A show of hands from the Bryan County Commissioners proved Tuesday that the voices of many county residents had been heard during the past several months as the board unanimously voted 4-0 before a standing room-only crowd to deny requests for ordinance changes from landfill developer Atlantic Waste Services.
The denial at Tuesday’s regular scheduled meeting in the County Administrative Complex came after a unanimous recommendation from the county Planning and Zoning Commission to disapprove the requests, and also after months of supportive efforts from Atlantic Waste and opposing efforts from an organized group of citizens against the landfill.
One of those citizens, Roy Goodman, said he was a happy man Tuesday as he shook hands and celebrated with other opponents in the room after the vote.
“We did it,” he said. “We did it.”
Goodman also said that the vote by commissioners made the citizens’ hard work worth all the time and effort.
But unlike Goodman and many others Tuesday, representatives from Atlantic Waste expressed feelings of disappointment.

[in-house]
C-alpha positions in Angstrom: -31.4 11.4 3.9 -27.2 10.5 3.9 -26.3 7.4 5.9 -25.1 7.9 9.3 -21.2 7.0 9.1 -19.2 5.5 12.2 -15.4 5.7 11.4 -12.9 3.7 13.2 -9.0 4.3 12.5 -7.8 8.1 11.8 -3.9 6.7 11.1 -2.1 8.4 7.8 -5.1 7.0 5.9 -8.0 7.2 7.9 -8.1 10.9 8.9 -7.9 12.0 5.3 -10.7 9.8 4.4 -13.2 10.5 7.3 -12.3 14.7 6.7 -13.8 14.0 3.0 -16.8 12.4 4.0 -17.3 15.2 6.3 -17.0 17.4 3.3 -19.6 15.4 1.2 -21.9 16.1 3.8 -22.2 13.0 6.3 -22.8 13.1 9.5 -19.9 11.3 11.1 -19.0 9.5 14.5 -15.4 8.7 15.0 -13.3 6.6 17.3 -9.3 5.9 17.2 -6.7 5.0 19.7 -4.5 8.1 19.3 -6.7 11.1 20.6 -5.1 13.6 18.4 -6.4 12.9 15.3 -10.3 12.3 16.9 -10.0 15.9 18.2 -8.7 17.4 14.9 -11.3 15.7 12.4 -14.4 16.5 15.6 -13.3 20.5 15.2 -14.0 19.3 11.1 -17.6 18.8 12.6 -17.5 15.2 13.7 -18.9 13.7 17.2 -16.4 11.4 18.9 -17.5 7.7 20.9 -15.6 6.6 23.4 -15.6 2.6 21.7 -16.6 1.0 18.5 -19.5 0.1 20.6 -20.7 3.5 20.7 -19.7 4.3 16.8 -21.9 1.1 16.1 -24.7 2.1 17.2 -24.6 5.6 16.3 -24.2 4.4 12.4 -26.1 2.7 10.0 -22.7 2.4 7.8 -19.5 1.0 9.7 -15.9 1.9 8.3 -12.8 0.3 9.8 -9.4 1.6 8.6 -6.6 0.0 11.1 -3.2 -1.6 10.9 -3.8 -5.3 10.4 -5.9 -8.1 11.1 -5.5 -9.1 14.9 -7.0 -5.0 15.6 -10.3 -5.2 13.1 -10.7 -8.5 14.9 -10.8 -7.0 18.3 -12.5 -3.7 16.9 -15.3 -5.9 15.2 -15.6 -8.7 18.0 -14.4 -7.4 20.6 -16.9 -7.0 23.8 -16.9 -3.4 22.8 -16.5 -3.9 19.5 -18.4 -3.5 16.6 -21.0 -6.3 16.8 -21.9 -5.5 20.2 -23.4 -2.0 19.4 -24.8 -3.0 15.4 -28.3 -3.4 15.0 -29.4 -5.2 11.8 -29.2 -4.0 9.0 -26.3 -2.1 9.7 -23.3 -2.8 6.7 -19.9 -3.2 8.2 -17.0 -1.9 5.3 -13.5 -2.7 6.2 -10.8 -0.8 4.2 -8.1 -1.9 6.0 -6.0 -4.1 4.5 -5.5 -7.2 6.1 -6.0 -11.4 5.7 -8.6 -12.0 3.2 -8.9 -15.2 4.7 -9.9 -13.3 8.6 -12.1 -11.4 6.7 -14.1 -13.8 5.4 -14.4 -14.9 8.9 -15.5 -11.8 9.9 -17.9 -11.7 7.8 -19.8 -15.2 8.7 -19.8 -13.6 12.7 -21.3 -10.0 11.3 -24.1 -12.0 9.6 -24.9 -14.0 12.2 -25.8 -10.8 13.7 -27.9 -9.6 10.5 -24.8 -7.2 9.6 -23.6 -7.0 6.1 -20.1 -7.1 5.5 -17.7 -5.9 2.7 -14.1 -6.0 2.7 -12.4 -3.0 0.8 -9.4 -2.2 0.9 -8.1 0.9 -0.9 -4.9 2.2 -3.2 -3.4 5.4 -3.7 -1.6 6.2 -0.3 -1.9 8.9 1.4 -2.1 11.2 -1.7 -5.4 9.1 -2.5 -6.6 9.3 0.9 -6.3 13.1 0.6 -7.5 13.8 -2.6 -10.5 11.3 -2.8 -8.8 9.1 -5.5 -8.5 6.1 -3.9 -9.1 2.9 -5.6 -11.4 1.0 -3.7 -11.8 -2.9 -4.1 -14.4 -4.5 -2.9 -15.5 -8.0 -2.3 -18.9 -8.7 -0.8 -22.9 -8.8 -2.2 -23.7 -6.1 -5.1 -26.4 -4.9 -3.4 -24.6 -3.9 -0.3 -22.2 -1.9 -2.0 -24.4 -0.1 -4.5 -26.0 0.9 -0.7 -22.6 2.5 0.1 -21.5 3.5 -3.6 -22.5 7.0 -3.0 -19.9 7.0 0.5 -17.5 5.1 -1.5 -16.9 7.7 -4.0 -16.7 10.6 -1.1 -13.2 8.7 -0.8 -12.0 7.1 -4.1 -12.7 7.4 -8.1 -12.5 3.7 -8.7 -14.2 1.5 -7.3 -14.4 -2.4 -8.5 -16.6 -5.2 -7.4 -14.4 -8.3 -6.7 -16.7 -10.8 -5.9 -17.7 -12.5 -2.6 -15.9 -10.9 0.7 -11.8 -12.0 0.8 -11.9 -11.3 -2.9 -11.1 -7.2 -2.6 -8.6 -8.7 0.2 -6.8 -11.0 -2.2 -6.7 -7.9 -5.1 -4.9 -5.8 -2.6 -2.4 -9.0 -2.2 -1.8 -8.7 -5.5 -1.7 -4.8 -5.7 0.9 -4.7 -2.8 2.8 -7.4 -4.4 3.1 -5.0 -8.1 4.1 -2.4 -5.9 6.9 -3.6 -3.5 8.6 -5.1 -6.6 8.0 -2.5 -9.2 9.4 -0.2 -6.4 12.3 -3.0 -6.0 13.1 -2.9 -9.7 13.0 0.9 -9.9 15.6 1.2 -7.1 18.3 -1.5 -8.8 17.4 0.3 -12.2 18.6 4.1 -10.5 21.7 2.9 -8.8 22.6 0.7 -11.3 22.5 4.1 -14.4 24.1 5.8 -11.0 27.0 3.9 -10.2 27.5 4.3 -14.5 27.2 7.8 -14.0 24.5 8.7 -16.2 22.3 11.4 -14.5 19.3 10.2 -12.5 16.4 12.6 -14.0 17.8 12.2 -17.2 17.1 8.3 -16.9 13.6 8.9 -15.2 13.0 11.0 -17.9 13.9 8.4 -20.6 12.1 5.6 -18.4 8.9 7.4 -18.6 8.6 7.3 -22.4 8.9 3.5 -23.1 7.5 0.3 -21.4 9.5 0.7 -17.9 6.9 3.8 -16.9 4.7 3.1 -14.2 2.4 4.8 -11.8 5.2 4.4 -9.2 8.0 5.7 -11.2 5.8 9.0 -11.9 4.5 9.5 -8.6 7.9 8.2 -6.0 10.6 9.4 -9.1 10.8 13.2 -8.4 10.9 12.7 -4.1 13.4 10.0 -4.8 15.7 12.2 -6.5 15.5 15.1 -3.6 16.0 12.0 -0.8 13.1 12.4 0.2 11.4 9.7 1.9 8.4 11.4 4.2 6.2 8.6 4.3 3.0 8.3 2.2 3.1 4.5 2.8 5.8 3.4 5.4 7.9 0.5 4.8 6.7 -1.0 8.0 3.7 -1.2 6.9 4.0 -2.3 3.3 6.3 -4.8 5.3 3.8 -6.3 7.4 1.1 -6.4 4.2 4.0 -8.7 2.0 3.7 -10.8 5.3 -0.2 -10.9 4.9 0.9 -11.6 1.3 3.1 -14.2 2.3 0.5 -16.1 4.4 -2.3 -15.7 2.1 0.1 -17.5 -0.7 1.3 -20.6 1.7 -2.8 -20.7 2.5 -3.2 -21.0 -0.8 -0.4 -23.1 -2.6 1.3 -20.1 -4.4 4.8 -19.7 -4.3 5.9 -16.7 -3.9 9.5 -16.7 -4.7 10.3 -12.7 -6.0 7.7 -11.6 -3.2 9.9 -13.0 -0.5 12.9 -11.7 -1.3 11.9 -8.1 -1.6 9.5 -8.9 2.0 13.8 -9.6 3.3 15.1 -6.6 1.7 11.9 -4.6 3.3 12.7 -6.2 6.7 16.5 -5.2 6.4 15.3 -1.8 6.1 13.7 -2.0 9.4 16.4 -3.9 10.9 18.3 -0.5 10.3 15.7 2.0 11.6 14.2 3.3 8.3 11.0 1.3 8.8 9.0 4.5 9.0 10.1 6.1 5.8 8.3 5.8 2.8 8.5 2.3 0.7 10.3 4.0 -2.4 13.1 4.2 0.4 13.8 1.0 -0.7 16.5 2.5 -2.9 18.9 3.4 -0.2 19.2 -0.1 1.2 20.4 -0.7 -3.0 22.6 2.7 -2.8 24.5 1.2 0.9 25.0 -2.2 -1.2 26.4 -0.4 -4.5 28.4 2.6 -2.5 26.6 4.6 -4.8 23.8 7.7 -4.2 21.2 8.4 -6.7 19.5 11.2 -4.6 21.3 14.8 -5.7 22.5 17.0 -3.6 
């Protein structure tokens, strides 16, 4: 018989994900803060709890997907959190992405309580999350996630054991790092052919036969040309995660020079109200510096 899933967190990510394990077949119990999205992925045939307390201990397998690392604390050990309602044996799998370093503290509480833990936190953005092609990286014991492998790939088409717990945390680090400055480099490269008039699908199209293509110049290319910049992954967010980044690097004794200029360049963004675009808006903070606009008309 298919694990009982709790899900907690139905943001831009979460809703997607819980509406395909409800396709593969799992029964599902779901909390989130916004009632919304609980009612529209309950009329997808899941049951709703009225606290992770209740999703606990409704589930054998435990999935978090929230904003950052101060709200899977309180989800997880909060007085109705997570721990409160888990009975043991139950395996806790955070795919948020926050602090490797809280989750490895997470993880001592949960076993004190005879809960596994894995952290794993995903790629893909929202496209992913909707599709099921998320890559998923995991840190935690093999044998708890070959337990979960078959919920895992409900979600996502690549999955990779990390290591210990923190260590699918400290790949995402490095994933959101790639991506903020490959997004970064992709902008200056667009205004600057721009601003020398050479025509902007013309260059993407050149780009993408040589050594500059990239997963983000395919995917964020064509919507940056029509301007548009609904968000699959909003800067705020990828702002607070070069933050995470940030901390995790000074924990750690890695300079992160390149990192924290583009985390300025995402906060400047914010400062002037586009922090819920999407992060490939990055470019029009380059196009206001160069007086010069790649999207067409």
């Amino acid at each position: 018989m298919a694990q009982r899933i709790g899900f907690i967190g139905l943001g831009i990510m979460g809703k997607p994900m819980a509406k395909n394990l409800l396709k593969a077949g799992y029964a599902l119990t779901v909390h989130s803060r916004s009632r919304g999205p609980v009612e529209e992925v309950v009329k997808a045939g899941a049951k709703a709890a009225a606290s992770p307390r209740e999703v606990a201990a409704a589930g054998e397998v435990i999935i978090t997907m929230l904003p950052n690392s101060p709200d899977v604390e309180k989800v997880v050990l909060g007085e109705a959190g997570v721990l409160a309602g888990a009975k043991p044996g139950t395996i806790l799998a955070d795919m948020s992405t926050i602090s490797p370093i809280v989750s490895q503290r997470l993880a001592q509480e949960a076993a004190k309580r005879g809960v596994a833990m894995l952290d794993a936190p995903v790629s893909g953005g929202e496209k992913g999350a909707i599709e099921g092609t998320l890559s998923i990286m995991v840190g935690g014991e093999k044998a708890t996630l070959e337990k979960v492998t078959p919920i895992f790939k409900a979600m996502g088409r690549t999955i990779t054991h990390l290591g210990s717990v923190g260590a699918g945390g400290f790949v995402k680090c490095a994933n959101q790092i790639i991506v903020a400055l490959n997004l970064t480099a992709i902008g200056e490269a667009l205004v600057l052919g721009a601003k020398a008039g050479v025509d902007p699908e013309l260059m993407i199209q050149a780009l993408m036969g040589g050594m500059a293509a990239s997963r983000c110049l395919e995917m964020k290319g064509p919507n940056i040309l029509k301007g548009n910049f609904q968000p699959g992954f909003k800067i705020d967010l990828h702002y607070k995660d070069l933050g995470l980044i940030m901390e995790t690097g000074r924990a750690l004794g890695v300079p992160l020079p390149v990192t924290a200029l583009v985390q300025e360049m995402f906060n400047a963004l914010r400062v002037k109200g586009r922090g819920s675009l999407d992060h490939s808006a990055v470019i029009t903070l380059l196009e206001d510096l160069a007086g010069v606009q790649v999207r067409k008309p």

“I’m disappointed that the commissioners voted the way they did but I certainly understand and I also understand the fears the people here have,” Burke Wall, president of Atlantic Waste Services said. “But I think that a lot of that fear is unjustified because maybe we didn’t do as good a job of educating them as we could have.”
Commissioner Carter Infinger moved to deny the request, and Commissioner Joe Kendrick gave the second. The motion passed 5-0 with Commissioner Glen Willard absent.
Though commissioners were voting only on a request for ordinance amendments — not the actual plans for the landfill — Tuesday’s decision essentially created a dead end for Atlantic Wastes’ plans for the proposed 268-acre solid waste landfill in the Black Creek community of North Bryan.
The solid waste management company was seeking changes to the county’s ordinance relating to waste management districts that the company claimed prohibits a landfill from being built in the county.
The amendments would have allowed a landfill to be built on a county road, something that is currently prohibited, and would have lessened the required setbacks between a landfill and a water source from 1,000 feet to 500 feet. It also would have allowed a waste management district to be built in a wetlands area.
The proposed location was in Commissioner Wade Price’s district, District 2, and he said he voted against the ordinance changes because most of his constituents were against it.
“Most of them were happy, I think, with the way (the vote) went,” Price said Thursday. “There are a few probably not too happy about it, but that’s the way it is. We’ve got tough decisions to make at times.”
Read more in the Dec. 17 edition of the News.